#7. Small Business Septic Repair Program. This idea stems from the white paper submitted to NYS DOH on March 31, 2015 by both Delaware County and CWT regarding the scope-of-work of the Expert Panel mandated in the 2007 Revised FAD (A New Vision for the New York City Watershed: Using Successful Partnership Programs To Protect Water Quality While Facilitating Business Retention and Development) focused more on community sustainability. There are no septic funds for small businesses. The ability to avoid a change in use by DEP is nearly insurmountable. The costs to comply can easily become cost prohibitive. The WWTPs that were built or upgraded required City funding, for without it they would be unaffordable for the communities.   Many commercial and residential septic systems in the WOH Watershed are Non-Compliant Regulated Activities. [For additional information on NCRAs click HERE.] Money is available for residents through the CWC septic program. For businesses, there is no program for septics and with the determination of change in use cases, of which any change is considered a change in use, is subject to the new regulations. The septic system itself should be the focus of the change in use determination, not a change in the enterprise’s business strategy, especially if the waste is going to be of the same nature and volume. DEP is enforcing these situations even when the flow of waste is less than it was before the change. Money is needed for small businesses because they cannot afford to fight this issue or comply with it. Funding for this would help keep the local economies more solvent and viable.

#8. Future Stormwater Fund.  (As with tool #7 these thoughts evolved from the white paper cited above.)  Prior to 1993 regulations required that an applicant send in a form to DEC under a general permit. The stormwater permit was for construction.  Now stormwater includes post construction stormwater management. State regulations became both broader in scope and more restrictive.  However, those permits are granted under a general permit where a licensed PE submits a plan.  DEC approves or proposes modifications in a timely manner and the applicant is on his/her way.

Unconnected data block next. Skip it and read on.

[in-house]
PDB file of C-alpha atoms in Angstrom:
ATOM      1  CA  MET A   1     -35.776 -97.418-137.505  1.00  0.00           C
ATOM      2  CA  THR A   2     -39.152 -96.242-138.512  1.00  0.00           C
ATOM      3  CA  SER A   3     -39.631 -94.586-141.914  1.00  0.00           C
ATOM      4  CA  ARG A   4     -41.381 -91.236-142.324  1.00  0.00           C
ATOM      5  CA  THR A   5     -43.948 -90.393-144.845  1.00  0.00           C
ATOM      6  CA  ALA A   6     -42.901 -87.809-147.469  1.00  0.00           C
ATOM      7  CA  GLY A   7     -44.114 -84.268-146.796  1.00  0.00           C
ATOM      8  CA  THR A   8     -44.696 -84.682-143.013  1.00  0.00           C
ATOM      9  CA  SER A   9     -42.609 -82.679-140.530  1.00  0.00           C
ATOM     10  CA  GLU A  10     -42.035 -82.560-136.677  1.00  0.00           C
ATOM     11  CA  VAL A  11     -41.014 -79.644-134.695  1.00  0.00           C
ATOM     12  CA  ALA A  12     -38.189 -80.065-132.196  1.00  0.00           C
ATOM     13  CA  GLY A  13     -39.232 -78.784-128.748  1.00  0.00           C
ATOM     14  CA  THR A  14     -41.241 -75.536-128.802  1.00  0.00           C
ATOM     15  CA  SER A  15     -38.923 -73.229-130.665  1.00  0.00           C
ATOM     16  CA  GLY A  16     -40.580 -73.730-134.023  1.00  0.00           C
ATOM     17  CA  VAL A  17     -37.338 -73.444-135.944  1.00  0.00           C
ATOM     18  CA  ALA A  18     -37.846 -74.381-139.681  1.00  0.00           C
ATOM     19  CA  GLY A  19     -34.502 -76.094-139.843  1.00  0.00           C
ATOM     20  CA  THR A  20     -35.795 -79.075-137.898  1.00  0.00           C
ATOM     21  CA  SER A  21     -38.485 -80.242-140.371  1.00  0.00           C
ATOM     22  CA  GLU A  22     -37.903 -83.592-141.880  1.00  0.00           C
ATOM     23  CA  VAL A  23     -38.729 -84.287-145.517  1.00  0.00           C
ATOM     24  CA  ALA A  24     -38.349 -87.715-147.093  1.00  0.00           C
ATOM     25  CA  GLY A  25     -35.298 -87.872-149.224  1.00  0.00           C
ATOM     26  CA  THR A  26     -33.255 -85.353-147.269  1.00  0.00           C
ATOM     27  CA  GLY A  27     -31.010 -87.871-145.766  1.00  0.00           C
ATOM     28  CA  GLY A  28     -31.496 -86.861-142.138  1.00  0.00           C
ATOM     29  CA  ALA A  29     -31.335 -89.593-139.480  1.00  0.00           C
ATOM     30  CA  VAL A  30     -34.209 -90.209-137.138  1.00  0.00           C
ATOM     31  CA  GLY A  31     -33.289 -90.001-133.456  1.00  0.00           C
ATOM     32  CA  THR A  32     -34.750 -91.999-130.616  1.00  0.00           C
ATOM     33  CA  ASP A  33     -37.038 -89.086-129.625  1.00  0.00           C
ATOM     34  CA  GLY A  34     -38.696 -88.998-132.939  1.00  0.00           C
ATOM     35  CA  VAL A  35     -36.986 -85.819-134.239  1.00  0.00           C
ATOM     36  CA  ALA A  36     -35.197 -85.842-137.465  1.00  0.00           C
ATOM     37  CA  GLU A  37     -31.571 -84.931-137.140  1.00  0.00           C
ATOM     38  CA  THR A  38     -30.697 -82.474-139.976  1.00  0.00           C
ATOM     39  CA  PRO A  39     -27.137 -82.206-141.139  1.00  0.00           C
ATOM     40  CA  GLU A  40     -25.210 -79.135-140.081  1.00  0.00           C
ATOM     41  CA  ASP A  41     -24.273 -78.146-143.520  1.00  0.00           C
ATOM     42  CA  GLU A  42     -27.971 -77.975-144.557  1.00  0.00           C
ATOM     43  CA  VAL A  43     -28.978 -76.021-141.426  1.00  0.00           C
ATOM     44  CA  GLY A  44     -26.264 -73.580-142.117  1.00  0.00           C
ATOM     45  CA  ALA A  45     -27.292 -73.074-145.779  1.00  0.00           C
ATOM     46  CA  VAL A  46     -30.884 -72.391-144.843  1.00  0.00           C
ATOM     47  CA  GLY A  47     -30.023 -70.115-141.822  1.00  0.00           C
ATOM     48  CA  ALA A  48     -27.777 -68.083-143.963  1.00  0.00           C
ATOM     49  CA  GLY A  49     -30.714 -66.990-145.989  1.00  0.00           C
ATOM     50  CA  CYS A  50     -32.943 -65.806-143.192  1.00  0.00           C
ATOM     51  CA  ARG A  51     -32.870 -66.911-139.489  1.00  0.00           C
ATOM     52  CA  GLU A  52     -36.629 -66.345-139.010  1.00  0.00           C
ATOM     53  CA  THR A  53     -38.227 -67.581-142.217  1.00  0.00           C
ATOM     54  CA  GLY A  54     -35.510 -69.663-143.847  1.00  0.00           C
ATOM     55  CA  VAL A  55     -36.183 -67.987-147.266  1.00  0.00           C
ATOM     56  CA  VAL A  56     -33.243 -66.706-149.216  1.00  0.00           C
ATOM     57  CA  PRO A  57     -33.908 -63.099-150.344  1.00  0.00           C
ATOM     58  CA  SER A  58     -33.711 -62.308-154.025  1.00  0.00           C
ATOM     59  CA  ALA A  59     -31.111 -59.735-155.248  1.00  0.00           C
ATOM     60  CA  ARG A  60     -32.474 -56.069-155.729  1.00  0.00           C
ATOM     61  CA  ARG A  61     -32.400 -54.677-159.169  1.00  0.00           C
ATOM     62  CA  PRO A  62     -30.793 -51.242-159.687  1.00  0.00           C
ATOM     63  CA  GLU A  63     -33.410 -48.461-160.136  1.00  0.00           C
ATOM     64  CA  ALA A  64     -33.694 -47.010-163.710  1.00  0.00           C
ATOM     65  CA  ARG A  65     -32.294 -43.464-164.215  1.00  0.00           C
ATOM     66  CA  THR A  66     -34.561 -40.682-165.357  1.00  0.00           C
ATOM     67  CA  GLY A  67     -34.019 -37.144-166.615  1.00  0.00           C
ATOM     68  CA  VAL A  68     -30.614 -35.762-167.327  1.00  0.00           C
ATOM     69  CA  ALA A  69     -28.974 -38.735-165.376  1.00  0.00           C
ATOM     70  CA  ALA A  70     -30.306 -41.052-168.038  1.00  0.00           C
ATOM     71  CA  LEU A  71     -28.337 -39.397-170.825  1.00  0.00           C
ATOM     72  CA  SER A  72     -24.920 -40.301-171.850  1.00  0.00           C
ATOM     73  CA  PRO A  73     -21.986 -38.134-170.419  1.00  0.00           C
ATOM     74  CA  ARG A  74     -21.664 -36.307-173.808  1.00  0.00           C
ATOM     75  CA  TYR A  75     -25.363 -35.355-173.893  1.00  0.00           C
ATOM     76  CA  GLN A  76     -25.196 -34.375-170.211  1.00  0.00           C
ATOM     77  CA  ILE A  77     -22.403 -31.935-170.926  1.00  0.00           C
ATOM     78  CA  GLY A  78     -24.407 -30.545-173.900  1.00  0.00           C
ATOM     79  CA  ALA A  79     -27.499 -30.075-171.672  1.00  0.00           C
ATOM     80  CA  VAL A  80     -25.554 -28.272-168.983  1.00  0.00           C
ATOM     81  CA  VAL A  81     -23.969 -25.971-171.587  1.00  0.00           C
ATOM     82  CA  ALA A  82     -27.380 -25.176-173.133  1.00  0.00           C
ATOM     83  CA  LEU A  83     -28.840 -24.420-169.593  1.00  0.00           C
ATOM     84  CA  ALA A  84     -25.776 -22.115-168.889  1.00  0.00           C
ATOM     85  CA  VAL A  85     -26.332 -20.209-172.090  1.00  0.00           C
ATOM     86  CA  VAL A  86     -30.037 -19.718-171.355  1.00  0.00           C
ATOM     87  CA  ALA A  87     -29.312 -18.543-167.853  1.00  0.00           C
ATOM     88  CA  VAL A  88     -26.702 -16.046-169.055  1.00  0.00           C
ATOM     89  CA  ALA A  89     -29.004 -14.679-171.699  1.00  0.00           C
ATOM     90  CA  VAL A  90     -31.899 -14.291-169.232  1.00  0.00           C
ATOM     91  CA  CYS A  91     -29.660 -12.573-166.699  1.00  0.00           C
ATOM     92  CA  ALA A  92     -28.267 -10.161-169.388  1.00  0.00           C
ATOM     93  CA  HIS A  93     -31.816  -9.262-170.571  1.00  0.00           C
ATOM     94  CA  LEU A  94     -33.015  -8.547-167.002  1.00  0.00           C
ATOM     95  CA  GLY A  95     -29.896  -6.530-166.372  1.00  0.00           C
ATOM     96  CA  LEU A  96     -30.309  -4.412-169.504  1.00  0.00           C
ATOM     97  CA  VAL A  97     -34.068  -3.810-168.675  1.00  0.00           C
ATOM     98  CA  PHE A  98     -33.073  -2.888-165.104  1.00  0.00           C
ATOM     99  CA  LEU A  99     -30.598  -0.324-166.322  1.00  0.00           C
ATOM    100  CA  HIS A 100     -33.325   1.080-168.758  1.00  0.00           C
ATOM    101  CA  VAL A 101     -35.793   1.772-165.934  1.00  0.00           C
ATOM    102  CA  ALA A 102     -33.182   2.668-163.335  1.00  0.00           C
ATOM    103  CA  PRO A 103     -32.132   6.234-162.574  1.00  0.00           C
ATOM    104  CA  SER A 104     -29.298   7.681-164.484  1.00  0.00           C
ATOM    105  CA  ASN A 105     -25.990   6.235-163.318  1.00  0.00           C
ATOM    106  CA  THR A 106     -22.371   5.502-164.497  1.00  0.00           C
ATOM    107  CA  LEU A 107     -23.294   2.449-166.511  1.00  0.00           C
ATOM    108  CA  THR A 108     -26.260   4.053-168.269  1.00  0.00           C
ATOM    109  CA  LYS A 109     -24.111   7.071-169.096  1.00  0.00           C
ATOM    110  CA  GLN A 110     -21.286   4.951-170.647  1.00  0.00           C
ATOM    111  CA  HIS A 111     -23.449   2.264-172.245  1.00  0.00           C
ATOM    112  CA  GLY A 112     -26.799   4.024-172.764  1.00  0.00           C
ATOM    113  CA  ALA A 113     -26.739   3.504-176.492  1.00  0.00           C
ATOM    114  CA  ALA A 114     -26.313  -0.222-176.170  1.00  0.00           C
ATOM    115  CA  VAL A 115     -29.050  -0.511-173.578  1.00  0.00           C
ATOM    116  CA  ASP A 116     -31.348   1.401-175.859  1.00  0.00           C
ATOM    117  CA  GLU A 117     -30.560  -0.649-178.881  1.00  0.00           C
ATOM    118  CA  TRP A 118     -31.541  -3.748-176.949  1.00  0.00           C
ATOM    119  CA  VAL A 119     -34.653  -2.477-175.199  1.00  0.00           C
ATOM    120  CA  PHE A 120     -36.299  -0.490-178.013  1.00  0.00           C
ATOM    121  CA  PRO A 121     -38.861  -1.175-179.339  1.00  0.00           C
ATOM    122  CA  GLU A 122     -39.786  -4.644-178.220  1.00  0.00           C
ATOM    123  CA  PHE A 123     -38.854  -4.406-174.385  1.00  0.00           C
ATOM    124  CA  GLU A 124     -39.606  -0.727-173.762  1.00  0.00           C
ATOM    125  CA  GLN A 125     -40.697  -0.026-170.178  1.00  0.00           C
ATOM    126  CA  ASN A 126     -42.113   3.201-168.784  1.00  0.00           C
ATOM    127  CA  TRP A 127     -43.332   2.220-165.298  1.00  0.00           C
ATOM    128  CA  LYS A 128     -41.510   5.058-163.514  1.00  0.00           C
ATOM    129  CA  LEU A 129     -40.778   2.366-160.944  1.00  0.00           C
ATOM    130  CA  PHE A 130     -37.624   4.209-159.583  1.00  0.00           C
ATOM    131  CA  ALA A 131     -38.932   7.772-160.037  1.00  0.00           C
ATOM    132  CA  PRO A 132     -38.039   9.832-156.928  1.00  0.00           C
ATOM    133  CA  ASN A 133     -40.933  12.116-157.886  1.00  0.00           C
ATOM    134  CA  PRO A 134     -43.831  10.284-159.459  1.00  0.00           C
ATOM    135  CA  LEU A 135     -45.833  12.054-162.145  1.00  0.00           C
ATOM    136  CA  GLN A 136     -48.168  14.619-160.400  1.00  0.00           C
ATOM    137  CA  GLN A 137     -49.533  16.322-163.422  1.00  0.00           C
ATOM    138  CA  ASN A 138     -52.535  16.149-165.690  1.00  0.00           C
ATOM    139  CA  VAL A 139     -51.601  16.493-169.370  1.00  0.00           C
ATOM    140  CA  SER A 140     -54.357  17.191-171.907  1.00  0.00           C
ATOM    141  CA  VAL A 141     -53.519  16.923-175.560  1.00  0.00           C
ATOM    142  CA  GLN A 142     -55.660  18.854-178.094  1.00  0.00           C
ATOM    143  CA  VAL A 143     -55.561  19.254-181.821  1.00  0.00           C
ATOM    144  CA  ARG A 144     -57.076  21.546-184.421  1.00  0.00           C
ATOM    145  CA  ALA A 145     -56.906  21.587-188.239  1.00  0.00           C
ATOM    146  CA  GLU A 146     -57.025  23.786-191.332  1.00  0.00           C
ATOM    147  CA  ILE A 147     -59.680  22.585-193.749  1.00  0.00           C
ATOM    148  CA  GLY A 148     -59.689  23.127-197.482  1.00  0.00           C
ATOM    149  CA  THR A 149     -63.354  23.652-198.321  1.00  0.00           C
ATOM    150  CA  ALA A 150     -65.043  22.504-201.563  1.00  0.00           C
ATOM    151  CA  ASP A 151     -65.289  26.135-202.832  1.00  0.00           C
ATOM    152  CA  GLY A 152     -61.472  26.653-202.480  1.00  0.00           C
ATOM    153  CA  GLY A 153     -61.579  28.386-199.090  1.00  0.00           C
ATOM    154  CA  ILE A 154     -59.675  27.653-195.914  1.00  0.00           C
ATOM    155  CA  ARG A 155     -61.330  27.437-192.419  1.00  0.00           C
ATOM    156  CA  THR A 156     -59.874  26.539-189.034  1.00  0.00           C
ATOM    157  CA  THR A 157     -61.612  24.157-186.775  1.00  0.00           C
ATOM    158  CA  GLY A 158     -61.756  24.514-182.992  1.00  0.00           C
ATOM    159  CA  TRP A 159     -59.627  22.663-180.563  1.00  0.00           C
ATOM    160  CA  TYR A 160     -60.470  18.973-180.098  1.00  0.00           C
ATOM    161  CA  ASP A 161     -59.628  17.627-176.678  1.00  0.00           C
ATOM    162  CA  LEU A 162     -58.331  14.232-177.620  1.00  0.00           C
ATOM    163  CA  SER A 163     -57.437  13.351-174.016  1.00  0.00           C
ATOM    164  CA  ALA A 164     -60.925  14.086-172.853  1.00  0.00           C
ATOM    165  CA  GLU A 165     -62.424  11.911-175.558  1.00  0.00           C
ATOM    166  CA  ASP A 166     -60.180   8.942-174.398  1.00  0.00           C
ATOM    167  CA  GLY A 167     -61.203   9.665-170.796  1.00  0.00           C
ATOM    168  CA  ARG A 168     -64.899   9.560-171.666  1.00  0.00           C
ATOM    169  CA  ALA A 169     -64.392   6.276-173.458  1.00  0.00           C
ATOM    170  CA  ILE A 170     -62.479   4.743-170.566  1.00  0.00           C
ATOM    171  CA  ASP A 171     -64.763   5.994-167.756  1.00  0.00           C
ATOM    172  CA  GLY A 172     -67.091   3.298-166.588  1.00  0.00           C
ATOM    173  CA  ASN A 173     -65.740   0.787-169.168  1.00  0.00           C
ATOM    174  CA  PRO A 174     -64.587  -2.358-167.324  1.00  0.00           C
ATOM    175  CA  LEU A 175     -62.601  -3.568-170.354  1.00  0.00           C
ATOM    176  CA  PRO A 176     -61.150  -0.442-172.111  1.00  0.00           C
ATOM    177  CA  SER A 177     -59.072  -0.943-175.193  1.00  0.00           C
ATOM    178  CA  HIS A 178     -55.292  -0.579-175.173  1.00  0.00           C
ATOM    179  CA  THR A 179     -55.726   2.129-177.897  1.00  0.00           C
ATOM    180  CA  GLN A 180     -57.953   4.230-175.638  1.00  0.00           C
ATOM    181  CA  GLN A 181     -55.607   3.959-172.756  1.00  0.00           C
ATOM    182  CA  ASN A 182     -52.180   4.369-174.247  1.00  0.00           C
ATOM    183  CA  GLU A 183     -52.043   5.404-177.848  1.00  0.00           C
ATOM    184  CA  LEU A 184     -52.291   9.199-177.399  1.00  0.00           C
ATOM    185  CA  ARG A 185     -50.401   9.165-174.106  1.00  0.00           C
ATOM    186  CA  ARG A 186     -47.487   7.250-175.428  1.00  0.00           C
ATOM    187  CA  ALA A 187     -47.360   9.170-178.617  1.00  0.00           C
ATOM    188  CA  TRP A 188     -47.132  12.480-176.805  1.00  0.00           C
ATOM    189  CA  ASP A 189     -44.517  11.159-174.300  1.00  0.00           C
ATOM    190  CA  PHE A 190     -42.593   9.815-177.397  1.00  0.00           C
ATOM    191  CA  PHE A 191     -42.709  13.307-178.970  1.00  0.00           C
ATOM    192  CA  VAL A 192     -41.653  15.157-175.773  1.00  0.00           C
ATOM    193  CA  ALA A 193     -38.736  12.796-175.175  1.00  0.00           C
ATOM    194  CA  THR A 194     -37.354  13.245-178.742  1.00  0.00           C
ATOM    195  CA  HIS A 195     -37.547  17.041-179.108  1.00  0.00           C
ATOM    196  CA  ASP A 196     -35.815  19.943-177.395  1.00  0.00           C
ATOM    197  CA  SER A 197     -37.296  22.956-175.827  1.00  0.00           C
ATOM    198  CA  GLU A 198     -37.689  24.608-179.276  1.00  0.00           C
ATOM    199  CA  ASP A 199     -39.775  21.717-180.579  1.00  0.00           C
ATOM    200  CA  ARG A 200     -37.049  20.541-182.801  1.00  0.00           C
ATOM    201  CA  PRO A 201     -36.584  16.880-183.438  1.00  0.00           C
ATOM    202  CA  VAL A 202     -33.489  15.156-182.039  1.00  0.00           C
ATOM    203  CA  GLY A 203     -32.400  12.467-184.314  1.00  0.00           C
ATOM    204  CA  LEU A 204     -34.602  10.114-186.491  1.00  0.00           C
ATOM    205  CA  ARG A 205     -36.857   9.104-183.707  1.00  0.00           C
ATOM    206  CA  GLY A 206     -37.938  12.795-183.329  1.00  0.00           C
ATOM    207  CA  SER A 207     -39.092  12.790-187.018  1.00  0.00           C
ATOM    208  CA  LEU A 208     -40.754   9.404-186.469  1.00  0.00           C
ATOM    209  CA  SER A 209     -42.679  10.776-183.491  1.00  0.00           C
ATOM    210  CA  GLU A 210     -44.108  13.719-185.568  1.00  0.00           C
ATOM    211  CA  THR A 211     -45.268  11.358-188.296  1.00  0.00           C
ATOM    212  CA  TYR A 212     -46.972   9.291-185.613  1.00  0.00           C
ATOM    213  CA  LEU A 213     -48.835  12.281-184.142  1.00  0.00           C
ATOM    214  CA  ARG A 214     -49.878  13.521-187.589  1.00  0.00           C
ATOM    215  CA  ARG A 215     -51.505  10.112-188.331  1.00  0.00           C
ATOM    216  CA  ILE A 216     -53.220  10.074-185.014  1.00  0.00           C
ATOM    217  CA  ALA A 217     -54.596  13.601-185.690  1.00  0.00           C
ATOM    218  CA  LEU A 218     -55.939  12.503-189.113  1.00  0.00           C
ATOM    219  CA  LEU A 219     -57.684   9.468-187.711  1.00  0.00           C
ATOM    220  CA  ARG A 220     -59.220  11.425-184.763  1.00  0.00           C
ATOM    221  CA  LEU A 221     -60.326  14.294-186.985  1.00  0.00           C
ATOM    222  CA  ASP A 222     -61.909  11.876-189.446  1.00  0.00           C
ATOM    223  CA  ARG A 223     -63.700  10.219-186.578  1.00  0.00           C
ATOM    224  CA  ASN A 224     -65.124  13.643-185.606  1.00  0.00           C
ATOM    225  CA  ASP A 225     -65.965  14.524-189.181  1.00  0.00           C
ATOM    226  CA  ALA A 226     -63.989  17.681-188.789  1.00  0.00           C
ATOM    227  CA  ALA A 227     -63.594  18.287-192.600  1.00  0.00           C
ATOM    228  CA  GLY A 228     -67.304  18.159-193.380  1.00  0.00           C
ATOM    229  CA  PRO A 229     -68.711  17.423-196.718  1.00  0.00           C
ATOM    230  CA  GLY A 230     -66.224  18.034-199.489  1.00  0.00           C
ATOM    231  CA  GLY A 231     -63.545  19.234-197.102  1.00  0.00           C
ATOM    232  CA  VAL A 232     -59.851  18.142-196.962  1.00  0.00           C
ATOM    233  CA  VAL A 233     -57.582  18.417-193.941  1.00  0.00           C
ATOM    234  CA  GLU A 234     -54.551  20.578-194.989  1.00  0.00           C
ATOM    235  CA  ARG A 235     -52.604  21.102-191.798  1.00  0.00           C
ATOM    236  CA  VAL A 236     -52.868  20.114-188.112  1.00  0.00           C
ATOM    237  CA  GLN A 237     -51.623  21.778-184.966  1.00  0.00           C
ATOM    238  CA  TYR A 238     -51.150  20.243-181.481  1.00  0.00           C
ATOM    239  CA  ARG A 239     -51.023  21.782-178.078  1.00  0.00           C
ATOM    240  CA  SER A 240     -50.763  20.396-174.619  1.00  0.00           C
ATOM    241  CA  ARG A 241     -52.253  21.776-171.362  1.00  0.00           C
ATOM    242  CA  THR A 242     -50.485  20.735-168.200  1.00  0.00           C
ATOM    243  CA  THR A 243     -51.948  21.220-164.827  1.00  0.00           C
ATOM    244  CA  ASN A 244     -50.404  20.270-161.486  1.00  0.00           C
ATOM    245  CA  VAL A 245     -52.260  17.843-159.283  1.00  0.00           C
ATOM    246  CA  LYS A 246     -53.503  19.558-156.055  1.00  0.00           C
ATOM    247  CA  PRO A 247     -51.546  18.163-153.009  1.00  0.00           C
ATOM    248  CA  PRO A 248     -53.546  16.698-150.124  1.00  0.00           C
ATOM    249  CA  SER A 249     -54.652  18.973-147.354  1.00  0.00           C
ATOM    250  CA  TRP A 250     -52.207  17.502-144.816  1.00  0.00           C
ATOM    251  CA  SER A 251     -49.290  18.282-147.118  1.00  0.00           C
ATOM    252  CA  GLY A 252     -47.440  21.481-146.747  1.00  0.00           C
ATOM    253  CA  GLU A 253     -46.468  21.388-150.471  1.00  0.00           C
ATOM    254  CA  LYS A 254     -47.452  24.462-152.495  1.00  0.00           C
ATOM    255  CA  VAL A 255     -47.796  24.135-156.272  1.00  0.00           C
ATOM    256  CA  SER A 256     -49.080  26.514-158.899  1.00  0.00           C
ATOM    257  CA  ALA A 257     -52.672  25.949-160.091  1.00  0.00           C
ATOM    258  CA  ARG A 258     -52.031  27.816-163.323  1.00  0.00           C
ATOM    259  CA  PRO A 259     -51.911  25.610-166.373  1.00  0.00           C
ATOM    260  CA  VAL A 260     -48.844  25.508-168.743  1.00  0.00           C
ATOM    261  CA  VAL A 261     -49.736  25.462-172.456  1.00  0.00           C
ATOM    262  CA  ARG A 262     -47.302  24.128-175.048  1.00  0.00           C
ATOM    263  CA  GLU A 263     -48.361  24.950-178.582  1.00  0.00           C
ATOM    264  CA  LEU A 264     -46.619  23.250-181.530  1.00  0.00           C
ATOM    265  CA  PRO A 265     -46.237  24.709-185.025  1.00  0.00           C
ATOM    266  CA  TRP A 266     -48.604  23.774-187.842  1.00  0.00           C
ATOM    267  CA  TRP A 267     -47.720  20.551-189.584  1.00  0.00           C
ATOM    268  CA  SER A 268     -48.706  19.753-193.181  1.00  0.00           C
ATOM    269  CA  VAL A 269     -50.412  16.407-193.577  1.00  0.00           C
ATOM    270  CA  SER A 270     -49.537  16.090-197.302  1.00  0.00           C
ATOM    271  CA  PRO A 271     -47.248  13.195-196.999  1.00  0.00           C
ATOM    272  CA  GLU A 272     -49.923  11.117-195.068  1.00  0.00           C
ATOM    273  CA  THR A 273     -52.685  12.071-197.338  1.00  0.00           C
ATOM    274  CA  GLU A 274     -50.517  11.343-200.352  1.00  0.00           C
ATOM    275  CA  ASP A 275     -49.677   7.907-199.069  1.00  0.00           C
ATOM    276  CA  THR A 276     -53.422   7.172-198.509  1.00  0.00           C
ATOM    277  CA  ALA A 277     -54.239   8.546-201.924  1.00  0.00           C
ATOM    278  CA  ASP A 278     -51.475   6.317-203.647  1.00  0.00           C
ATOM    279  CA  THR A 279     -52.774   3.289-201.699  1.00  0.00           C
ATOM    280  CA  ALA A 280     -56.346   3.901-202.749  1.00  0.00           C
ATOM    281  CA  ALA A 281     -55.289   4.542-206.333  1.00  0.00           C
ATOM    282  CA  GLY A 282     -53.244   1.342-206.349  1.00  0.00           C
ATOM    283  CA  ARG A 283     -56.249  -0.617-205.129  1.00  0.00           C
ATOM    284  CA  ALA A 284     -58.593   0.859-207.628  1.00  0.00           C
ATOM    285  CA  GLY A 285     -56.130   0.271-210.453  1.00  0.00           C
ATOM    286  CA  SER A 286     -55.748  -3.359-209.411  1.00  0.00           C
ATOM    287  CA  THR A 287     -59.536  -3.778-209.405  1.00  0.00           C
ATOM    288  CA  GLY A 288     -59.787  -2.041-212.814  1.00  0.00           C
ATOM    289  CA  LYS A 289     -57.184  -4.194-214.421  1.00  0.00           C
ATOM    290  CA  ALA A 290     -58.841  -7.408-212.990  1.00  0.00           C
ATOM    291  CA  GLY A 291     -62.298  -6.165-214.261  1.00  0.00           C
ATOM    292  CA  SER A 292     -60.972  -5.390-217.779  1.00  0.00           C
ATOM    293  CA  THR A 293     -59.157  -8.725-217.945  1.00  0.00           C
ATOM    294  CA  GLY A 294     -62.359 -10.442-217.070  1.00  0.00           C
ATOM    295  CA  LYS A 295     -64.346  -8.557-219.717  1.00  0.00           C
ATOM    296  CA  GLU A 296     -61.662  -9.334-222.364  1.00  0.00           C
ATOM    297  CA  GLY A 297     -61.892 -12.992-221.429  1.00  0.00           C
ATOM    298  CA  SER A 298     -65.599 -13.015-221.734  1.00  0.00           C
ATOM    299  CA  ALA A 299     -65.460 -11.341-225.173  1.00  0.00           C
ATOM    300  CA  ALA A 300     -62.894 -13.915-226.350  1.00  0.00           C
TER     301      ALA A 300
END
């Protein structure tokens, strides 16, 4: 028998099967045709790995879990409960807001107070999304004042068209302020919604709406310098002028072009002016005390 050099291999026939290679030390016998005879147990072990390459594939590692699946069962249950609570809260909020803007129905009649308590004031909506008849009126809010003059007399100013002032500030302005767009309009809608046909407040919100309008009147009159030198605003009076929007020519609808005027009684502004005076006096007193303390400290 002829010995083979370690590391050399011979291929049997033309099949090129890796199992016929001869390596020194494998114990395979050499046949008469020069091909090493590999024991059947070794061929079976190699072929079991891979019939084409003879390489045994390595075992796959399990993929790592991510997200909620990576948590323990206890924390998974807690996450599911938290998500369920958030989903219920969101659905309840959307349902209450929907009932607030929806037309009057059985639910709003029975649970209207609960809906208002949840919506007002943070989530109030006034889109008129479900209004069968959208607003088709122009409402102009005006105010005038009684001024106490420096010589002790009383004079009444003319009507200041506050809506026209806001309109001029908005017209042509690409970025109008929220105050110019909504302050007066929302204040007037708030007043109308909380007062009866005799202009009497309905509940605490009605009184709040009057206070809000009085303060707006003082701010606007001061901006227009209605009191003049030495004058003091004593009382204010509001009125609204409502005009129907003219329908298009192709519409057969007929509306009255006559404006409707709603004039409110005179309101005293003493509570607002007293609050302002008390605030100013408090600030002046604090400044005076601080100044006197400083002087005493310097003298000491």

City permits are issued as individual permits which are much more difficult to obtain and costlier as the City dictates the pace of approval and reviews each and every application at a micro level.  The City is supposed to pay for the incremental costs of their Stormwater requirements.  As the state’s regulations have gotten more restrictive they have created interpretation challenges because the City essentially says that the State’s regulations are the same as the City’s. Some of the confusion is created by the fact that the City interprets State stormwater guidelines as regulations and enforces them as such. If you don’t meet the demands of the City’s interpretation you won’t get an individual permit.  Their argument then is, if they are essentially the same there are no incremental costs.   In light of that, the City has taken the position that they are not accountable for some or all of the related costs for stormwater projects.  The process of getting agreement on what is considered the City’s incremental costs has created uncertainty in interpreting where the incremental costs associated with the City’s regulations begin.  It becomes a costly endeavor for the applicant to differentiate between the two. Additionally, if the position of the City is that they are the same as the States, Kevin posed the question of the need for an individual permit?  Kevin proposes that the City pay 50% of all stormwater projects automatically to eliminate the confusion and costly negotiations for the applicant.  He suggested that the CWC also hire an expert because they will want to shepherd their funds in a prudent manner.